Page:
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ECSO Participates in ENISA’s First EU Cybersecurity Policy Conference

On the 26th January, 2023, The European Union Agency for Cybersecurity (ENISA) held its first EU Cybersecurity Policy Conference. The conference summoned speakers from European Institutions, national governments, European companies, and European organisations. Francesco Bordone, ECSO’s Manager for Cybersecurity Policies, spoke on a panel and covered Coordinated Vulnerability Disclosure (CVD) inside the NIS2 framework.

On the 26th January, 2023, ENISA hosted the first EU Cybersecurity Policy Conference, which was organized in partnership with the European Commission (DG CNECT). Policymakers, industry representatives, and other key stakeholders attended to discuss the implementation of cybersecurity and upcoming challenges.

In a panel discussion on Coordinated Vulnerability Disclosure (CVD) inside the NIS2 framework, ECSO explained that CVD ultimately boils down to the concept of trust. Security researchers need to trust the private companies they report vulnerabilities to. Similarly, companies need to trust the national authorities they report to, and national authorities must trust ENISA to run the European Vulnerability Database (EUVDB) established with the NIS2.

As the main voice for European cybersecurity industry, ECSO proceeds to highlight today’s three primary problems with CVD, being:
• companies are afraid to be held liable when they report a vulnerability.
• companies fear that they will damage their reputation if they report a vulnerability.
• security researchers often risk to be sued by the companies they have reported vulnerabilities to.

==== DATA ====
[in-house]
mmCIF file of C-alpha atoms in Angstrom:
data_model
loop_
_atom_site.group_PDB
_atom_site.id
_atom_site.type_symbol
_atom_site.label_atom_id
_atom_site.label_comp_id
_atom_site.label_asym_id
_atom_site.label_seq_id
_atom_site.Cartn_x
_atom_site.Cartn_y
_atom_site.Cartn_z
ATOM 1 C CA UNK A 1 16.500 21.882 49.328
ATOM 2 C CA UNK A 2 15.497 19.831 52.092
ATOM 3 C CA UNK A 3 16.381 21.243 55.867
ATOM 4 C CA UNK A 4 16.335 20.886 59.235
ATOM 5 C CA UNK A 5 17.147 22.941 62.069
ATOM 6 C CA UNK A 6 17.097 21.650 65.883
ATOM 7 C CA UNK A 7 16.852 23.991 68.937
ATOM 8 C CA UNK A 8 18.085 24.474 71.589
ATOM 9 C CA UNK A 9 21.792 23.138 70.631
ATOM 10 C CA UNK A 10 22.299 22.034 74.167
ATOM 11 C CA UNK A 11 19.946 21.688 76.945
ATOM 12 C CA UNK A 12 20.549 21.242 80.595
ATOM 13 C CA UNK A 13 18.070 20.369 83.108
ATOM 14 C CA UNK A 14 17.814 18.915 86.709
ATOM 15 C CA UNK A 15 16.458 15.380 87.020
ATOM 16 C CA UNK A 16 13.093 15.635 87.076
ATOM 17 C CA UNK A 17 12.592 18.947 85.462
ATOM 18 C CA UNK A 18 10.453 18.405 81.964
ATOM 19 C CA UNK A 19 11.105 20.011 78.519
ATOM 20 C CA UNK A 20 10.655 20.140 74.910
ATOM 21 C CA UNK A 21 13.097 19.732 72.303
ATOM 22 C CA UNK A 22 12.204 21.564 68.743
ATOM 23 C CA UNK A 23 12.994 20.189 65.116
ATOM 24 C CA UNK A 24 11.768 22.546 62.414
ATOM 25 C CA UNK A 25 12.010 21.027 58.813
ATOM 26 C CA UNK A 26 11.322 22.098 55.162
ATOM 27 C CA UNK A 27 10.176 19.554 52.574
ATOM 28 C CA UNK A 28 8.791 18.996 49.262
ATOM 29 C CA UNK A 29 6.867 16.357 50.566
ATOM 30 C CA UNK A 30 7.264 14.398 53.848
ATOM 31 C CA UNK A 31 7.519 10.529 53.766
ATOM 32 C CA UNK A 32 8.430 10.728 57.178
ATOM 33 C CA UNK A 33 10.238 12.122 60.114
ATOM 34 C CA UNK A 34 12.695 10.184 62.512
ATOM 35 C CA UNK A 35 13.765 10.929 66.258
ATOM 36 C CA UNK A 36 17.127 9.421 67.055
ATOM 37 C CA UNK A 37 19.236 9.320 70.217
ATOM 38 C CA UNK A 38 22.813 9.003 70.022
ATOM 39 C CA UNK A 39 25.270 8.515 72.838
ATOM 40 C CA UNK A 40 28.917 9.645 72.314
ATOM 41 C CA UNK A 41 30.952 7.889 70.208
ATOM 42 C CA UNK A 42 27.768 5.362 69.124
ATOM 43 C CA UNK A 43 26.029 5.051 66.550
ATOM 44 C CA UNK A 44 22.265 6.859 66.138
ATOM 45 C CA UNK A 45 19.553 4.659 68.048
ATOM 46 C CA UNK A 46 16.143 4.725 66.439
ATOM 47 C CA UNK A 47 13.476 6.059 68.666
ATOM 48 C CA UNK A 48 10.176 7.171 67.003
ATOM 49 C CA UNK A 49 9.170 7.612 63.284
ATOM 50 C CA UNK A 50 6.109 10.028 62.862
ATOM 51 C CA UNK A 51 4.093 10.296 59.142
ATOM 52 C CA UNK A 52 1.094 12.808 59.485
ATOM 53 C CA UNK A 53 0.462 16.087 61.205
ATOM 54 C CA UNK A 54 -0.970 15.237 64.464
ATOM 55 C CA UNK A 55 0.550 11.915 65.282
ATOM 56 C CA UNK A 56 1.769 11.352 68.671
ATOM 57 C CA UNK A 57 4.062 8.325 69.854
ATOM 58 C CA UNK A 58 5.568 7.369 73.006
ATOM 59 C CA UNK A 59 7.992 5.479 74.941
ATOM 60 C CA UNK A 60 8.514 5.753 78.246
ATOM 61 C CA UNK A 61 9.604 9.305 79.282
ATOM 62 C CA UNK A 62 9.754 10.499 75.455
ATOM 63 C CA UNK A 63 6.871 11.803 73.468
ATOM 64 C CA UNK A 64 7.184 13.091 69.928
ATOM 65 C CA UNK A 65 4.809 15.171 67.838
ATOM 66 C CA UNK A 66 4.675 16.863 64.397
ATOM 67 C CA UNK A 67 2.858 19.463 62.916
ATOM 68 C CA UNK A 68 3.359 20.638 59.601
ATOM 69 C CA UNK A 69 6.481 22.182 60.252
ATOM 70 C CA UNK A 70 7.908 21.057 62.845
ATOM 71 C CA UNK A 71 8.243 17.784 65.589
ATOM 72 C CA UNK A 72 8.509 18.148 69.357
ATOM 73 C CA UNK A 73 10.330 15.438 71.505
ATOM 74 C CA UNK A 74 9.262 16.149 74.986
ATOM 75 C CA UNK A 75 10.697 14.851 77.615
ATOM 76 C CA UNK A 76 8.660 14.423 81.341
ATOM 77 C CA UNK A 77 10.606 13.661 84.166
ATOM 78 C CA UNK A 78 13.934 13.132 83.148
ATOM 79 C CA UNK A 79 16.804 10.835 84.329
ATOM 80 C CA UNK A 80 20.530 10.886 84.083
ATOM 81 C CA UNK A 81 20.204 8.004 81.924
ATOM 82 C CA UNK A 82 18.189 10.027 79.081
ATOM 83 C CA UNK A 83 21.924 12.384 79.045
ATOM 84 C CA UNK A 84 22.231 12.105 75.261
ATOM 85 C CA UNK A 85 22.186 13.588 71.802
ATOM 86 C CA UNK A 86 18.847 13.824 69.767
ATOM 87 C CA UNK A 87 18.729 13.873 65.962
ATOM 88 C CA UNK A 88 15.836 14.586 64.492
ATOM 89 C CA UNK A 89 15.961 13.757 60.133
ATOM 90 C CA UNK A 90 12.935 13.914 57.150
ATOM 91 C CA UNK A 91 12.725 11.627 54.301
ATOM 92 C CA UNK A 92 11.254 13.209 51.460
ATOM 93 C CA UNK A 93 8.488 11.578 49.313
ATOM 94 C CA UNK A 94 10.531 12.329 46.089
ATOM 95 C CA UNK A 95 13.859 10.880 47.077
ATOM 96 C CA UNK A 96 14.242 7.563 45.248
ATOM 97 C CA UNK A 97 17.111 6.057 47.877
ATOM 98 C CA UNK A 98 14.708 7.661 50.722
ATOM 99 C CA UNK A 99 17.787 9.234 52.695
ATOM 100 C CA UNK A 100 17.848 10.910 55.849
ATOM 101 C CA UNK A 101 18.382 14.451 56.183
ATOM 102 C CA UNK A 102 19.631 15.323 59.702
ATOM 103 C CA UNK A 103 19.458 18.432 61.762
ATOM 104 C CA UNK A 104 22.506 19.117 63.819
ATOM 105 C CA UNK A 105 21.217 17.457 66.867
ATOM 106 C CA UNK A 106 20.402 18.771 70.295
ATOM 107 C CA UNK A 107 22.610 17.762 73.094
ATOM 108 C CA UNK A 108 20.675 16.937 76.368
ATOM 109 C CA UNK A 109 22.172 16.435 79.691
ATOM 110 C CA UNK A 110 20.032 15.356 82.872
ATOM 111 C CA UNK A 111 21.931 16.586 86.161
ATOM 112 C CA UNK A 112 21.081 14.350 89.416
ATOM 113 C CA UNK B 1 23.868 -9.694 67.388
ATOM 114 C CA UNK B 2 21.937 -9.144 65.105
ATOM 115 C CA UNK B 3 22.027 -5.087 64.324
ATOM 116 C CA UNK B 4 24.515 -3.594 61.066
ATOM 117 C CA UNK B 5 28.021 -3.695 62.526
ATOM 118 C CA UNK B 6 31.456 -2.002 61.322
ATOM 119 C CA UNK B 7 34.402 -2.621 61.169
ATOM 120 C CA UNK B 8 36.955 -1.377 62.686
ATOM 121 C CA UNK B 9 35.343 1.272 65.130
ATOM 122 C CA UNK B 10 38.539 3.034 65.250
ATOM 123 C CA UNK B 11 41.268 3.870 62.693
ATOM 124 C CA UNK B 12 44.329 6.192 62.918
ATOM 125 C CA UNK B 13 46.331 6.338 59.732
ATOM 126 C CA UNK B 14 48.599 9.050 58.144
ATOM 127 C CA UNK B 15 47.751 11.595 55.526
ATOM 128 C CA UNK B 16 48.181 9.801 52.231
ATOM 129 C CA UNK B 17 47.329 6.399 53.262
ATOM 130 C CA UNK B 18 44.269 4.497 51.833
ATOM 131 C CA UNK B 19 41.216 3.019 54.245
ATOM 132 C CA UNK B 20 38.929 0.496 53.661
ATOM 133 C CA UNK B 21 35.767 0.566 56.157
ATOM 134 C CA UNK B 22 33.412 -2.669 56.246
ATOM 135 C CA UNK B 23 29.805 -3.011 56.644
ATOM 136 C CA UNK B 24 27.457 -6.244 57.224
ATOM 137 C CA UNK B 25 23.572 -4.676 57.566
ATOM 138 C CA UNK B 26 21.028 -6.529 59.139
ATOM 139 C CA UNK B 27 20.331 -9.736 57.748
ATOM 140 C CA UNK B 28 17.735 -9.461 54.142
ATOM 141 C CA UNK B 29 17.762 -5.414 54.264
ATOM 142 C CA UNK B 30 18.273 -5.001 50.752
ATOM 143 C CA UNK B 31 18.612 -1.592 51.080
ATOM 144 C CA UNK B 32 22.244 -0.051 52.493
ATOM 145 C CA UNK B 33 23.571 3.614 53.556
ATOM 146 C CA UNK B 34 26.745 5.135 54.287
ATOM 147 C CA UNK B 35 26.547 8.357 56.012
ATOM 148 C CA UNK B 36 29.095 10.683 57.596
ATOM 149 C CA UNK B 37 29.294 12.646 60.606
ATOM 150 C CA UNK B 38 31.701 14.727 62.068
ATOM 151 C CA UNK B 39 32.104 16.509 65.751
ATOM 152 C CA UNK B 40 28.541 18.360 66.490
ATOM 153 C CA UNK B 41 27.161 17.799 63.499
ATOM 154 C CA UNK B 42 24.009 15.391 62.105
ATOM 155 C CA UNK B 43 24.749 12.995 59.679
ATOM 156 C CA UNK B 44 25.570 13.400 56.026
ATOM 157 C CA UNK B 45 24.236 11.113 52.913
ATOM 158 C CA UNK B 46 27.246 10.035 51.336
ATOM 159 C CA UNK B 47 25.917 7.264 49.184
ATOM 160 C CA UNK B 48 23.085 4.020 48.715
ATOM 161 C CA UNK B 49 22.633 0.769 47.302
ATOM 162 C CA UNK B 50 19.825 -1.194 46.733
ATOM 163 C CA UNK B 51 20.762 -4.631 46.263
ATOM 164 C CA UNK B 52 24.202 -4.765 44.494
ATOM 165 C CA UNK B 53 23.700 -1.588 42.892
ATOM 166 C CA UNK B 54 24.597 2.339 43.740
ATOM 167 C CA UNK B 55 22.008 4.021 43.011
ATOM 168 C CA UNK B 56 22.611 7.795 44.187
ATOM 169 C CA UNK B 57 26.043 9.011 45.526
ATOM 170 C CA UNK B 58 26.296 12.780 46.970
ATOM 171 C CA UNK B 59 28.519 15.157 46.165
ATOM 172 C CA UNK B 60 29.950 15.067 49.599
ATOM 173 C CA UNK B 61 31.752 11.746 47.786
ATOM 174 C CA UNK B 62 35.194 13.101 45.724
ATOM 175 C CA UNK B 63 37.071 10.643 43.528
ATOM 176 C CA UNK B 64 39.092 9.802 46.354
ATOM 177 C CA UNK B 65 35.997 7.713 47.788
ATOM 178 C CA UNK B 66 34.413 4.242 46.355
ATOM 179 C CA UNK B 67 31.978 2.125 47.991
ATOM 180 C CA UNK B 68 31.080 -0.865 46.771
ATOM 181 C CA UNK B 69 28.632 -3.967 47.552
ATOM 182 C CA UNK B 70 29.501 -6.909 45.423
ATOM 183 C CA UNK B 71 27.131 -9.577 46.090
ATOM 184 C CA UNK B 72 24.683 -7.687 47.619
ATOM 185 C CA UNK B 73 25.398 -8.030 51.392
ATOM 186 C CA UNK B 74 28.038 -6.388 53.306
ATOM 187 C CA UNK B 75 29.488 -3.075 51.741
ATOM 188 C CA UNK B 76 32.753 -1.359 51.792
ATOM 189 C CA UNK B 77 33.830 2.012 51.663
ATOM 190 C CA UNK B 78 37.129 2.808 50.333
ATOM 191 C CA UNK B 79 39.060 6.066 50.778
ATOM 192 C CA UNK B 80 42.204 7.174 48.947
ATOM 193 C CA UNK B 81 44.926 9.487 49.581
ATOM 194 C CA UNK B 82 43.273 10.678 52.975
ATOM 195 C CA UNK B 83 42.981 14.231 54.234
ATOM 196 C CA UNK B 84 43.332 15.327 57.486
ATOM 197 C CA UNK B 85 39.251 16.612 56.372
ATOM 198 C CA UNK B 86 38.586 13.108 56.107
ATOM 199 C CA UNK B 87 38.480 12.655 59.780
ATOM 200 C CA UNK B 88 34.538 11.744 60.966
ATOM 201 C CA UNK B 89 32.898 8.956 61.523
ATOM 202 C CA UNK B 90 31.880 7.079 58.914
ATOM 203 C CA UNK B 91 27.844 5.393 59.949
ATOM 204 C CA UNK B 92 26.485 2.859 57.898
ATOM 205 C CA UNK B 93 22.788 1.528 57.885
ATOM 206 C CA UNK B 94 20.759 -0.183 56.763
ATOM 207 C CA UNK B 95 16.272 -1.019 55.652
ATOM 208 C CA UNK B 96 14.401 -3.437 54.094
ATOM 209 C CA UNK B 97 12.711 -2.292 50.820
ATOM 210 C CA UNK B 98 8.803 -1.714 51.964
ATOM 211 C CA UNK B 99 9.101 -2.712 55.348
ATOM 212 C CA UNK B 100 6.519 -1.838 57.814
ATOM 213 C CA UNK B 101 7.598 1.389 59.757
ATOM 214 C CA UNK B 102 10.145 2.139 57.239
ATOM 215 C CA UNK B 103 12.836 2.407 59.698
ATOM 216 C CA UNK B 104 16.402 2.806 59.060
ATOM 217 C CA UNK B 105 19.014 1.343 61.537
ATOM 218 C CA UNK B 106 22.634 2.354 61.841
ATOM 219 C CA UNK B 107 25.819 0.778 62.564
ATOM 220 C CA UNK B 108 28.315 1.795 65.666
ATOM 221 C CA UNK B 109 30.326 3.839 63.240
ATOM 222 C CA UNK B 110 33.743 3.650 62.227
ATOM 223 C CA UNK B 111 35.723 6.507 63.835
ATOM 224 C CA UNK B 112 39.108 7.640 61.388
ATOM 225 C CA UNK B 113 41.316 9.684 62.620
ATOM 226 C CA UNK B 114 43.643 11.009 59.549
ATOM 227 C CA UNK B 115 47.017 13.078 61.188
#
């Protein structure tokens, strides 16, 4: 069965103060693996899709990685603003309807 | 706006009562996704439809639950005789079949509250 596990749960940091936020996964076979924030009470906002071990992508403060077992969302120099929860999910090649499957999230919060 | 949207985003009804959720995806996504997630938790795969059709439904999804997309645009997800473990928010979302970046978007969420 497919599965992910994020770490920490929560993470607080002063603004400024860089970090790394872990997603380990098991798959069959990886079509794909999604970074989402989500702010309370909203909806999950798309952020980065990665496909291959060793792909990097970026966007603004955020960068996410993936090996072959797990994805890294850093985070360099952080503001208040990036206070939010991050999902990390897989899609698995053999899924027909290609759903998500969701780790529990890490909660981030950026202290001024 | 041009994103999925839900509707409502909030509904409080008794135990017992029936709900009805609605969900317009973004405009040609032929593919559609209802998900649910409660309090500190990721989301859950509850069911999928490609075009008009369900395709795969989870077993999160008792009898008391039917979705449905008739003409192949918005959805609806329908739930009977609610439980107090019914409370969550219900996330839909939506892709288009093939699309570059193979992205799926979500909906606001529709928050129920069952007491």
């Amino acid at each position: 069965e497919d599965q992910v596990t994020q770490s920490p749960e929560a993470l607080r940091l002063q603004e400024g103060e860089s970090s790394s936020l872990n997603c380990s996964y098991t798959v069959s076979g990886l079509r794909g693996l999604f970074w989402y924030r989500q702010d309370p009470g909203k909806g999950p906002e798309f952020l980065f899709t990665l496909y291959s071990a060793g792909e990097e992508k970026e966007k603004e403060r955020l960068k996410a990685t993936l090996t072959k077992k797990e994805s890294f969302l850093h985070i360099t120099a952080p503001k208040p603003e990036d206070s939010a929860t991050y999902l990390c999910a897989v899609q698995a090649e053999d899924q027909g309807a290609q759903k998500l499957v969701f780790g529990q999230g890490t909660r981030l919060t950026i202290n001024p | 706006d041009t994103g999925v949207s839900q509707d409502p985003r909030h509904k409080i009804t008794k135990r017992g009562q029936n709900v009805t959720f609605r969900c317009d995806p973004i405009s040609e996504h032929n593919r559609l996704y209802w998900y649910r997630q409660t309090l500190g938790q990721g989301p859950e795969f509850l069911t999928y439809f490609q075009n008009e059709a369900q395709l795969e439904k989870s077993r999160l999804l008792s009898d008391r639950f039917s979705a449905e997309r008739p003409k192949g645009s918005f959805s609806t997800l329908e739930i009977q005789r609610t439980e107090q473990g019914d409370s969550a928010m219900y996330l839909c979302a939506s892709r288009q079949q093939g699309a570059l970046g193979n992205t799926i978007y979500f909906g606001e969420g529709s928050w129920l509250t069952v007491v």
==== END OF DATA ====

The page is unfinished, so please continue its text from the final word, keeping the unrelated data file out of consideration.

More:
To tackle these main issues, ECSO encourages European and national authorities to first raise awareness about what the companies must report and why this is important to report. Second, EU and national authorities must help to shape a new narrative to take the blame away from companies that report vulnerabilities, and instead, grant them recognition. As a third measure, security researchers that report a vulnerability should be given a legal “shield”.

In a concluding remark, ECSO also proposes that it would be a good idea for European and National public authorities to give financial incentives in the form of tax breaks to companies that have adopted a Vulnerability Disclosure Policy (VDP). By doing so, IT security departments will transform from being cost centres into becoming profit centres.

ECSO id delighted to have taken part in insightful discussions at the EU Cybersecurity Policy and welcomes similar conferences in the future.

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